A grading policy is helpful here as well. (I’ve got lots of thoughts on what that can and should look like, but the important thing is that students understand the practices up front.)
If you allow retakes and redos, a clear explanation of how that’s done and the impact on grades is useful.
What are the usual activities? Do we take a lot of notes? Will we participate in socratic seminar? Are we expected to explore via cooperative lab work?
What skills are needed/will be developed? Are we expected to read, speak, explain, draw, act, sing?
Here, I would give students an opportunity to reflect on their level of comfort with each of these and some strategies to ask for and receive help. For example, the painfully shy student or one with a speech impairment might dread public speaking. Knowing it’s expected and how they will be supported allows students and teacher to be proactive.
This is a great time to reinforce a growth mindset. Let them know and discuss how anything worth doing can sometimes be difficult but that we are all in this together.
This is also where kids need some specifics about their access to additional help. How and when can they meet with you one on one? Do you take email questions? Are they assigned a partner to work with first?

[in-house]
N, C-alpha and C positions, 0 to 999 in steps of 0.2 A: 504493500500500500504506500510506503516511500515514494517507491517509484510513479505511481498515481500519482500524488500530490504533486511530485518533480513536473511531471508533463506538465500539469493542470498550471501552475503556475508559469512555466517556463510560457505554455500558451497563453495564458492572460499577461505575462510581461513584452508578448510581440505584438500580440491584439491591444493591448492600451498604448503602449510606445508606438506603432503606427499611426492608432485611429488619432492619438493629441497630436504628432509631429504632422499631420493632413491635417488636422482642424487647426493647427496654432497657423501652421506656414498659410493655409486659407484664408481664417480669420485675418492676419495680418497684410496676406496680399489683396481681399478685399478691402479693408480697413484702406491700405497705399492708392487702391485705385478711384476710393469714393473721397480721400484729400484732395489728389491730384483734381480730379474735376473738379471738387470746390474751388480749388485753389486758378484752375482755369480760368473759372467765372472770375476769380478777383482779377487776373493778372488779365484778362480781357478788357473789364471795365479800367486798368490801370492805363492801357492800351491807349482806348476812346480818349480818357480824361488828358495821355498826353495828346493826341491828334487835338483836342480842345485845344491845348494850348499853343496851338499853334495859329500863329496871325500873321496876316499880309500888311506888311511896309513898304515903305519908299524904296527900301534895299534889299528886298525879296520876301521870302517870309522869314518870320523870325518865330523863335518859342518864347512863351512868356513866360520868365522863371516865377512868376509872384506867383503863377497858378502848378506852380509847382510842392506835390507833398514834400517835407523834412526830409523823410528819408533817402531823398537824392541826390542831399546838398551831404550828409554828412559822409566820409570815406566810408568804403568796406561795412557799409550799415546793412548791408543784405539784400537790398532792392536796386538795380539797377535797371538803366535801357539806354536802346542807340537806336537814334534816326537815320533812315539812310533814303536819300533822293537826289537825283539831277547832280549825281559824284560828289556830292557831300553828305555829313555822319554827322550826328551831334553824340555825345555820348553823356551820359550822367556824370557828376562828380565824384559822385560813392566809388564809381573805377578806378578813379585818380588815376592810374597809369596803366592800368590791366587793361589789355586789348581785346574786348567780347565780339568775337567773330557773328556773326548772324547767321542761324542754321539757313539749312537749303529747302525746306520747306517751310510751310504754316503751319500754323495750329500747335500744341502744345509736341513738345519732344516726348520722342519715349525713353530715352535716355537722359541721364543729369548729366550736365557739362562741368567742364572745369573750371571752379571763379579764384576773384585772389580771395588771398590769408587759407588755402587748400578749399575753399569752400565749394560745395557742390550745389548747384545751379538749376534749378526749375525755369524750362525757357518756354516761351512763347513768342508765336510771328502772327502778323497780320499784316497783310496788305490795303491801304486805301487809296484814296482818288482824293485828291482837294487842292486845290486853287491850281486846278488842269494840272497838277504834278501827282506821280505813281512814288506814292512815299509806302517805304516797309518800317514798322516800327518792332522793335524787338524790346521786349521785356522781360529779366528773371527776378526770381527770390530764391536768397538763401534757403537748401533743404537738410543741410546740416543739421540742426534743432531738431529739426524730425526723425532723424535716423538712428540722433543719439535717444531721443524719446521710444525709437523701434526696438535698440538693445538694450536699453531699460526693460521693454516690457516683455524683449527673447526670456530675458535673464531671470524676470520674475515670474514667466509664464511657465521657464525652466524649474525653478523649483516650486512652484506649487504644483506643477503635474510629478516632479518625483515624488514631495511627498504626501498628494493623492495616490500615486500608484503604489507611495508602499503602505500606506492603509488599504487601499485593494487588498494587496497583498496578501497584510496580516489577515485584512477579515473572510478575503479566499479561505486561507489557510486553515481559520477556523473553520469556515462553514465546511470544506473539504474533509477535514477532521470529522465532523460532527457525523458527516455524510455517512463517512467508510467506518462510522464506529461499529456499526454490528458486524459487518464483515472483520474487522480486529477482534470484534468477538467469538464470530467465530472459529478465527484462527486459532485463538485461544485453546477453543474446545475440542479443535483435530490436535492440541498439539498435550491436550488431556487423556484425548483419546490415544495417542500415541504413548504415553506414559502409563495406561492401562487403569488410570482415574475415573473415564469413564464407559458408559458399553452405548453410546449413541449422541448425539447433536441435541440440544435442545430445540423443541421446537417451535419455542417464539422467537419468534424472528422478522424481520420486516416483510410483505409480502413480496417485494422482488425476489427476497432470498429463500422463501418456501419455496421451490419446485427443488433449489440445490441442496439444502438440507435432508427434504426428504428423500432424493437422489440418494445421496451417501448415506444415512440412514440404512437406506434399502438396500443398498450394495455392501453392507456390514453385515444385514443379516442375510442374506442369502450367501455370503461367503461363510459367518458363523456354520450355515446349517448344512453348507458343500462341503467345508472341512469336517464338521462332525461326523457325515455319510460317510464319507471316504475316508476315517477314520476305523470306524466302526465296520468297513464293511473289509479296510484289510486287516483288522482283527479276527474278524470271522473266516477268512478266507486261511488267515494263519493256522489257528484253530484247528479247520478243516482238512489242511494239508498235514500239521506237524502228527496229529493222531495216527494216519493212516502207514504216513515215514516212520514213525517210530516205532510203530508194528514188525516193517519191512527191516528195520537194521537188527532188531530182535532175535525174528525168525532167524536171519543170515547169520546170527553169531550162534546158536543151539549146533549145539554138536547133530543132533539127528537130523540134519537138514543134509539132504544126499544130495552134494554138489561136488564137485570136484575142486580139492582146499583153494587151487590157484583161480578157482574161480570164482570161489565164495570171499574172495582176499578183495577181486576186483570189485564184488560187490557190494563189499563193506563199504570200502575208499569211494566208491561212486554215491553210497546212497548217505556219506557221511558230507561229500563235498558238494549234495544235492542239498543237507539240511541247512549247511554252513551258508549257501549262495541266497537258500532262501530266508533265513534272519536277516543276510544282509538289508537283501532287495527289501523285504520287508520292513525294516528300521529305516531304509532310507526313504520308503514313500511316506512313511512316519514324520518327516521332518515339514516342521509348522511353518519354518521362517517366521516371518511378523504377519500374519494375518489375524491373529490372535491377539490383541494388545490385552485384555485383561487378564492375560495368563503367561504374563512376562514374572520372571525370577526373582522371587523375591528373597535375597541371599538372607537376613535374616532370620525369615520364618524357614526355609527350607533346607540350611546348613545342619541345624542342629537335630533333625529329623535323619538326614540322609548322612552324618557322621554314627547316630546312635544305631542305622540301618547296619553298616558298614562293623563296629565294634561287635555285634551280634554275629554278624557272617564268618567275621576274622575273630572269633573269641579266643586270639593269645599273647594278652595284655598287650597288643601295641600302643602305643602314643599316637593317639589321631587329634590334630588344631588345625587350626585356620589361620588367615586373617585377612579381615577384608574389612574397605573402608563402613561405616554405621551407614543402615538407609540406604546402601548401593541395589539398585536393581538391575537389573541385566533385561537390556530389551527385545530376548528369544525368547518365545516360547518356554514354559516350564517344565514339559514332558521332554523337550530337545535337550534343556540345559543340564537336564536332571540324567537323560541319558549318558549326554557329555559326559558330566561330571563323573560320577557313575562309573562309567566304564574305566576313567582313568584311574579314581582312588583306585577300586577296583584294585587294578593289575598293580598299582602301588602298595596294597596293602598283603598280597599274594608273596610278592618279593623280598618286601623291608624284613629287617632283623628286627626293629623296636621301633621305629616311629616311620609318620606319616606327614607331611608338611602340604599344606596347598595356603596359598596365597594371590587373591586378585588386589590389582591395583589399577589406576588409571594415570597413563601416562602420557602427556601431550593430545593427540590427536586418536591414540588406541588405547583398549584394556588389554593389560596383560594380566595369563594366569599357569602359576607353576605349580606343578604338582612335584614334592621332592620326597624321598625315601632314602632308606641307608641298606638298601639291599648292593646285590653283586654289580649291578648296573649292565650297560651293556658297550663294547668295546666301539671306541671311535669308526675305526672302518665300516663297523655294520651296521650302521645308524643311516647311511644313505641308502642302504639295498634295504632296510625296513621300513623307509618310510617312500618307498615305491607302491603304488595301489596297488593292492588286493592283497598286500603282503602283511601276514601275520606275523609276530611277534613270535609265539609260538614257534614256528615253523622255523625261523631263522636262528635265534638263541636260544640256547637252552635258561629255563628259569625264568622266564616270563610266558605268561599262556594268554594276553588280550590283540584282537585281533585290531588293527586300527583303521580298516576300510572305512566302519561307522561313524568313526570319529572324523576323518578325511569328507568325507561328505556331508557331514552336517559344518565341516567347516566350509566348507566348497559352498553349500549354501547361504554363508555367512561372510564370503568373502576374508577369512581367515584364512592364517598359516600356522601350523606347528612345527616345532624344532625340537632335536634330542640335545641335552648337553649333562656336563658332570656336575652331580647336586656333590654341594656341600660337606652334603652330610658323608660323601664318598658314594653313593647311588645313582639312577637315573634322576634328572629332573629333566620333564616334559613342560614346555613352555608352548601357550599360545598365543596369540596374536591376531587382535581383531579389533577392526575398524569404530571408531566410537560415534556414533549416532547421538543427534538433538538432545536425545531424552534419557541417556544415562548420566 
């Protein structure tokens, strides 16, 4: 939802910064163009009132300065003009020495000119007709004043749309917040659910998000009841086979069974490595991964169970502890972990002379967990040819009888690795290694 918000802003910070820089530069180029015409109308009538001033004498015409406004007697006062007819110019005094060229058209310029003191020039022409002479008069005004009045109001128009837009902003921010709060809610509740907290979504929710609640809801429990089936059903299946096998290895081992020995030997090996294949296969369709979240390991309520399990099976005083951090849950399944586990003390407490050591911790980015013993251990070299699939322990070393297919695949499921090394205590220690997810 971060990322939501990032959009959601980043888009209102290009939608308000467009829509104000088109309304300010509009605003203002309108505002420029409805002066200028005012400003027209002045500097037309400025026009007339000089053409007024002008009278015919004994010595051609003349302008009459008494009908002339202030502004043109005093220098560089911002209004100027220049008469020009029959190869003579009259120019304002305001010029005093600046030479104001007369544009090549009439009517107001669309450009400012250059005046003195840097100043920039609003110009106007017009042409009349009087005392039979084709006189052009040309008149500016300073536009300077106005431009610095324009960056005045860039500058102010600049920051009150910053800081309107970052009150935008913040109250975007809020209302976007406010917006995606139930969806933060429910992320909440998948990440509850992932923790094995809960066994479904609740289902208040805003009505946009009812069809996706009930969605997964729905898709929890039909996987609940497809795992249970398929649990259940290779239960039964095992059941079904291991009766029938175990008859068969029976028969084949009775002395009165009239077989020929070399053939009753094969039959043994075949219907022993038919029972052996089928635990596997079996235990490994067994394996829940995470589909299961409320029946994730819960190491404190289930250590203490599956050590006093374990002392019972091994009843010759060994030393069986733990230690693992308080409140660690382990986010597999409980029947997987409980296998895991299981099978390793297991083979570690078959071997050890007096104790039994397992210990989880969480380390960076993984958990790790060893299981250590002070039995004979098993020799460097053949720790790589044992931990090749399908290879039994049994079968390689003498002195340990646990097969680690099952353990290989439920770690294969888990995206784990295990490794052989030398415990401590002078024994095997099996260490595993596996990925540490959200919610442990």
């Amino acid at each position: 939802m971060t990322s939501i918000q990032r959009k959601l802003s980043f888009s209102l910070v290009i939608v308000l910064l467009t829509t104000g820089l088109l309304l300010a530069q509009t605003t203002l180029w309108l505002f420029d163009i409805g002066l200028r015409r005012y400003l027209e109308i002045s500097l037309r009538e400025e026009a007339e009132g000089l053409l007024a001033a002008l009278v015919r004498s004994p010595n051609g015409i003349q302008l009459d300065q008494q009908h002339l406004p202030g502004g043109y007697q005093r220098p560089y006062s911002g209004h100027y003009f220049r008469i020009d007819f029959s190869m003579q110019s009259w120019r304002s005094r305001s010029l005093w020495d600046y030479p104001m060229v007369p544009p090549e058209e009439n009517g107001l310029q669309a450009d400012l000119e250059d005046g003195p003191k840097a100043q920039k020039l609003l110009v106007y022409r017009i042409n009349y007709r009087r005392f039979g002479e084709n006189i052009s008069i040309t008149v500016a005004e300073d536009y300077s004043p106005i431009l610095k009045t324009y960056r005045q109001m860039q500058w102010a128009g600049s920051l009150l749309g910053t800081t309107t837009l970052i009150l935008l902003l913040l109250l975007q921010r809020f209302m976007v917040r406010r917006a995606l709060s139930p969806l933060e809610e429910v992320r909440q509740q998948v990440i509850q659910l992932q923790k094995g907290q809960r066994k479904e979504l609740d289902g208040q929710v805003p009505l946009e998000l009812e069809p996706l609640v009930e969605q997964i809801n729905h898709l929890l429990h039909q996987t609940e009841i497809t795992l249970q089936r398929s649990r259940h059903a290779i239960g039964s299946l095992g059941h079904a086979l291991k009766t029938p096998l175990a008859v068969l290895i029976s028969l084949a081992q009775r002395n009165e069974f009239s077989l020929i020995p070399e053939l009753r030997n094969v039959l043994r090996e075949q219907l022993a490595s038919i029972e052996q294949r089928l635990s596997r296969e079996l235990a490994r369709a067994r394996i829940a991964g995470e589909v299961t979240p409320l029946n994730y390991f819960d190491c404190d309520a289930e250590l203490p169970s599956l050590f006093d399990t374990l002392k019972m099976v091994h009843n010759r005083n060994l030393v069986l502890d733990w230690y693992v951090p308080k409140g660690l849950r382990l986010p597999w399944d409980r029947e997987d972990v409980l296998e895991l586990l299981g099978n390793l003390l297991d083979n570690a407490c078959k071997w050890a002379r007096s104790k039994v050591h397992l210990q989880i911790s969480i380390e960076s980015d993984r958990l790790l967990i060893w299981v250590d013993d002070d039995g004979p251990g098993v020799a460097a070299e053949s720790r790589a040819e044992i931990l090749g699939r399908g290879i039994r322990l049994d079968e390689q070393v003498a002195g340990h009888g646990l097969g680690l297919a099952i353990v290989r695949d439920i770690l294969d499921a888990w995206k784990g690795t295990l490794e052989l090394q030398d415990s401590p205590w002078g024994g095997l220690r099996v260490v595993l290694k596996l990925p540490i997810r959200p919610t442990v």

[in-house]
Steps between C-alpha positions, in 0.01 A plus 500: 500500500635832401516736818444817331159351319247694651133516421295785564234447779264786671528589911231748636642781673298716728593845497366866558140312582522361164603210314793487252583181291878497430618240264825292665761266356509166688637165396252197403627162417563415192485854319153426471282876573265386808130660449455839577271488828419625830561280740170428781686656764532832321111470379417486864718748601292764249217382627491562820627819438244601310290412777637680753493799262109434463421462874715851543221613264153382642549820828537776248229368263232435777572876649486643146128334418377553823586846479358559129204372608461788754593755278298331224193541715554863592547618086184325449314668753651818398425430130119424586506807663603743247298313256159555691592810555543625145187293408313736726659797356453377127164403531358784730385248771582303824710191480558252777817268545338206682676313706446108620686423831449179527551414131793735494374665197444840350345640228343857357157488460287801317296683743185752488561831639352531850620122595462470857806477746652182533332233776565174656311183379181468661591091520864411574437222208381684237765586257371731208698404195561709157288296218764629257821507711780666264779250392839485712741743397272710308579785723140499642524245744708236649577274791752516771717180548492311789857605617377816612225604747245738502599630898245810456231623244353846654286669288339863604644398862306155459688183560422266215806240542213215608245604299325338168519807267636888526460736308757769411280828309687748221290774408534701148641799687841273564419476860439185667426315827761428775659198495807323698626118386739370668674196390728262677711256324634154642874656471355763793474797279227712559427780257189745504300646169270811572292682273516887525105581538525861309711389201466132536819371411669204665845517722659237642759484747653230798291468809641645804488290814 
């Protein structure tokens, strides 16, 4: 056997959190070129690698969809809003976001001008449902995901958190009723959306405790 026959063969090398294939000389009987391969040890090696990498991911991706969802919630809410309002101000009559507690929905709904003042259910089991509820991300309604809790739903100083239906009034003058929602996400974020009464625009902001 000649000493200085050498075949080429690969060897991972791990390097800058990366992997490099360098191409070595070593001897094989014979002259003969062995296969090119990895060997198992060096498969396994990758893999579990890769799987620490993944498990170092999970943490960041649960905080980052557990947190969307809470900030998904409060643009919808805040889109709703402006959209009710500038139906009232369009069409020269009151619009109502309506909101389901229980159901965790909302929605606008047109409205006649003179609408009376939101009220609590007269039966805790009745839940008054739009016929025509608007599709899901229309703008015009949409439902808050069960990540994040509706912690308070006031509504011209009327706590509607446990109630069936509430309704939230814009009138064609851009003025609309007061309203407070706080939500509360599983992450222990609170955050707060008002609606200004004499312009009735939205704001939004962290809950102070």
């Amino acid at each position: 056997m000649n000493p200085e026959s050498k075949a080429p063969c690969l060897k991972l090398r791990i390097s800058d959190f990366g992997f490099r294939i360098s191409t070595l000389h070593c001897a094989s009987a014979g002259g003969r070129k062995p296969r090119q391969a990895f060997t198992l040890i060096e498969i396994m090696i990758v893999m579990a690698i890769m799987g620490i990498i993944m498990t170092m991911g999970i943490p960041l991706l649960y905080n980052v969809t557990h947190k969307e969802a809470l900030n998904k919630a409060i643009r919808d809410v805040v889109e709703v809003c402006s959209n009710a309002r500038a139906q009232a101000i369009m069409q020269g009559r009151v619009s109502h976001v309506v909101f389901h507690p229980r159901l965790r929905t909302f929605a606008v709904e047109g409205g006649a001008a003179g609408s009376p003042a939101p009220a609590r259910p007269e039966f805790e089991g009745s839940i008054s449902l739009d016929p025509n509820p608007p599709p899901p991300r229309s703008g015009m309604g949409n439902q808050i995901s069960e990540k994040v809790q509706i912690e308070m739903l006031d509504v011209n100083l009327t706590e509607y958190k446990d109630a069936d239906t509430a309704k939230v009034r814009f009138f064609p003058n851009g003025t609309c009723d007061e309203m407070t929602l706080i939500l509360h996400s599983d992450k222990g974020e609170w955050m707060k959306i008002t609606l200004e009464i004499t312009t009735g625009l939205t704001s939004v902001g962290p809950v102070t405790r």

You can keep coming back to this by asking students to reflect regularly on where they got stumped and what they did —or continue to do—to make their way forward. Of course, a grading system that doesn’t punish kids for not “getting it right away” or indeed a PBL system that is built on struggle is helpful here, but even in the most traditional environments, this can be useful.
Arguably, this should come first, But I recommend that you explore this together through the school year. Students can self-assess on this as a part of reflections after summative or formative assessments. This can be a homework assignment once a quarter or every few weeks—ask parents, grandparents, Google, etc—Why should I learn this? What can I do with this now? What will I do with this in the future? How does this tie into what I already know or what I am learning in other areas of school or life?
Come back to this often—weekly, quarterly, at the beginning and end of discrete units of study. The more students know about the what, why and how of the lean ringing, the more they can invest of themselves in the learning.
Here’s a course overview template teachers can use for their own course planning.
Here’s a template to use with students and families.
Please let me know if this is useful and/or how the templates can be improved.
Wishing you a great year of deep and joyful learning!